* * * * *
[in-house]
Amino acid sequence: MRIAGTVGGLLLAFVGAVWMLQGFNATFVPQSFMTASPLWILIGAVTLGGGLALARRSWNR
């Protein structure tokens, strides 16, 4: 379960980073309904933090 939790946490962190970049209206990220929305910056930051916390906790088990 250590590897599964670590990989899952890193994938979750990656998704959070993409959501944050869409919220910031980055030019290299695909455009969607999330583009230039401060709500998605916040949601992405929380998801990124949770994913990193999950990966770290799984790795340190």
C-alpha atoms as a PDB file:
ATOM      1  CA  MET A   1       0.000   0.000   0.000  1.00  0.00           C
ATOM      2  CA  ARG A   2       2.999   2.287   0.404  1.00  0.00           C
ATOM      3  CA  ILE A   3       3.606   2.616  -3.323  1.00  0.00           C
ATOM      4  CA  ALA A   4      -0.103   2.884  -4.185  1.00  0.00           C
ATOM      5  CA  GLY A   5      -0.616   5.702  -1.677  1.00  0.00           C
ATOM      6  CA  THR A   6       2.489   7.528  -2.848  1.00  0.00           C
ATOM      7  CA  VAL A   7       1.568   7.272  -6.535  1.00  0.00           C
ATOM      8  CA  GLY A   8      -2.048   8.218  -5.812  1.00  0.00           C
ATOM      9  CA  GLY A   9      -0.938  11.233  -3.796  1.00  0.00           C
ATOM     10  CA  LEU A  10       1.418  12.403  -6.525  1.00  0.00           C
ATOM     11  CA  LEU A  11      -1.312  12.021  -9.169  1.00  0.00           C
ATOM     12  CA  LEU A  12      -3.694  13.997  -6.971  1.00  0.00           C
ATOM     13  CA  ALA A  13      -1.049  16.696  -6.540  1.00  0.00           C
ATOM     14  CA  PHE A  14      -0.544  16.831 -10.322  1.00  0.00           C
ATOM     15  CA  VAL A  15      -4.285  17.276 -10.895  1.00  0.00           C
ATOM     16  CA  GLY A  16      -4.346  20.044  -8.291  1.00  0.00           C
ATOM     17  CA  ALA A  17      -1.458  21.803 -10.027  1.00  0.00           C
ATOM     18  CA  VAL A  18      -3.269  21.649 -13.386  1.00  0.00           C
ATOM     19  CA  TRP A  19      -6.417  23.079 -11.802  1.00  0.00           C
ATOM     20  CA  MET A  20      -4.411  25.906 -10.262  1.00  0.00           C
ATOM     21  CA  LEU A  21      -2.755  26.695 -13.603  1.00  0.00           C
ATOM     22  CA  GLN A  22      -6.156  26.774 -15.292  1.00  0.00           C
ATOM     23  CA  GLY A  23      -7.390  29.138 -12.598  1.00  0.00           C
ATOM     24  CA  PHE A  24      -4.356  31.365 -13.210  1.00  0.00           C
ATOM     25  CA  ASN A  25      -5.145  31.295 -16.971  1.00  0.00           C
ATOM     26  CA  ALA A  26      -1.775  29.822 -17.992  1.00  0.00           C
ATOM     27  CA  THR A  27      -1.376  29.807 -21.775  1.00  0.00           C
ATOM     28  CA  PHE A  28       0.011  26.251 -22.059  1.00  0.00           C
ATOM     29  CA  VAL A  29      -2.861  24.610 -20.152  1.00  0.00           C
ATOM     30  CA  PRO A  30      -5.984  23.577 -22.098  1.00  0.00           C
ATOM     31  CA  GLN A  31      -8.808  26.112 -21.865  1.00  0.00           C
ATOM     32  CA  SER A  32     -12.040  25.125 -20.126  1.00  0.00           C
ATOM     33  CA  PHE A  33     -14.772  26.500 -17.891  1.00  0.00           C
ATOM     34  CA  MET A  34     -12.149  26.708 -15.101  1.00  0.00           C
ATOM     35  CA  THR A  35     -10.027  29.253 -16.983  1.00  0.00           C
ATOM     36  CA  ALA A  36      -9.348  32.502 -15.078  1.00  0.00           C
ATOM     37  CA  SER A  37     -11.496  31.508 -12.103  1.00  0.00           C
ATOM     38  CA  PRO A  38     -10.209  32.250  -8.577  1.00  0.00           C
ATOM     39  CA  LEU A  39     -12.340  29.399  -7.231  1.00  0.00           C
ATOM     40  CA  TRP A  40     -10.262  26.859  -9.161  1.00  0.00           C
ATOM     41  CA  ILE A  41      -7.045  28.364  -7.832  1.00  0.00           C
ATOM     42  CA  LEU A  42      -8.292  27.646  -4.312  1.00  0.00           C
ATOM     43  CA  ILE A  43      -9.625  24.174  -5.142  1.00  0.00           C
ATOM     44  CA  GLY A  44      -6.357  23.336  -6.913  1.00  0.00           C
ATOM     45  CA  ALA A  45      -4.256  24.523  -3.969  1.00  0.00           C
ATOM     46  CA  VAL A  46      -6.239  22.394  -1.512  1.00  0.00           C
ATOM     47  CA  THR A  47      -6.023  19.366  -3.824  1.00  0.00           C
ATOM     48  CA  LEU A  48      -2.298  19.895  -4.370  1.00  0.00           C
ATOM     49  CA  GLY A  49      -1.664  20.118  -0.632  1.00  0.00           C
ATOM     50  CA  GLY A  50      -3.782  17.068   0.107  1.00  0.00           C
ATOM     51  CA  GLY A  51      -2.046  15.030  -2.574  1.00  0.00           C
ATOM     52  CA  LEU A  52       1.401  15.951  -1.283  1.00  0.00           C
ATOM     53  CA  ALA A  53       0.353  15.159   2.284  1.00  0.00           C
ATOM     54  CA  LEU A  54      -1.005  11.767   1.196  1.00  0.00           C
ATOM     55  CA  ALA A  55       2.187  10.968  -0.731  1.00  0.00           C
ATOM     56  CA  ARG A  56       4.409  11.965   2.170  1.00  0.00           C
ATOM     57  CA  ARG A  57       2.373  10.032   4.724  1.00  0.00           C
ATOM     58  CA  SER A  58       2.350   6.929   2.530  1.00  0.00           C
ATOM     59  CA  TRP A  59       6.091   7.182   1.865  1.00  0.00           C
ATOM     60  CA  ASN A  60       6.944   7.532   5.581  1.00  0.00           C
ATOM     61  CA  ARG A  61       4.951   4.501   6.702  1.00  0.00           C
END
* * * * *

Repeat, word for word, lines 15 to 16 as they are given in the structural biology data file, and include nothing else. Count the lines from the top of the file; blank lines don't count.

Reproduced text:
ATOM     11  CA  LEU A  11      -1.312  12.021  -9.169  1.00  0.00           C
ATOM     12  CA  LEU A  12      -3.694  13.997  -6.971  1.00  0.00           C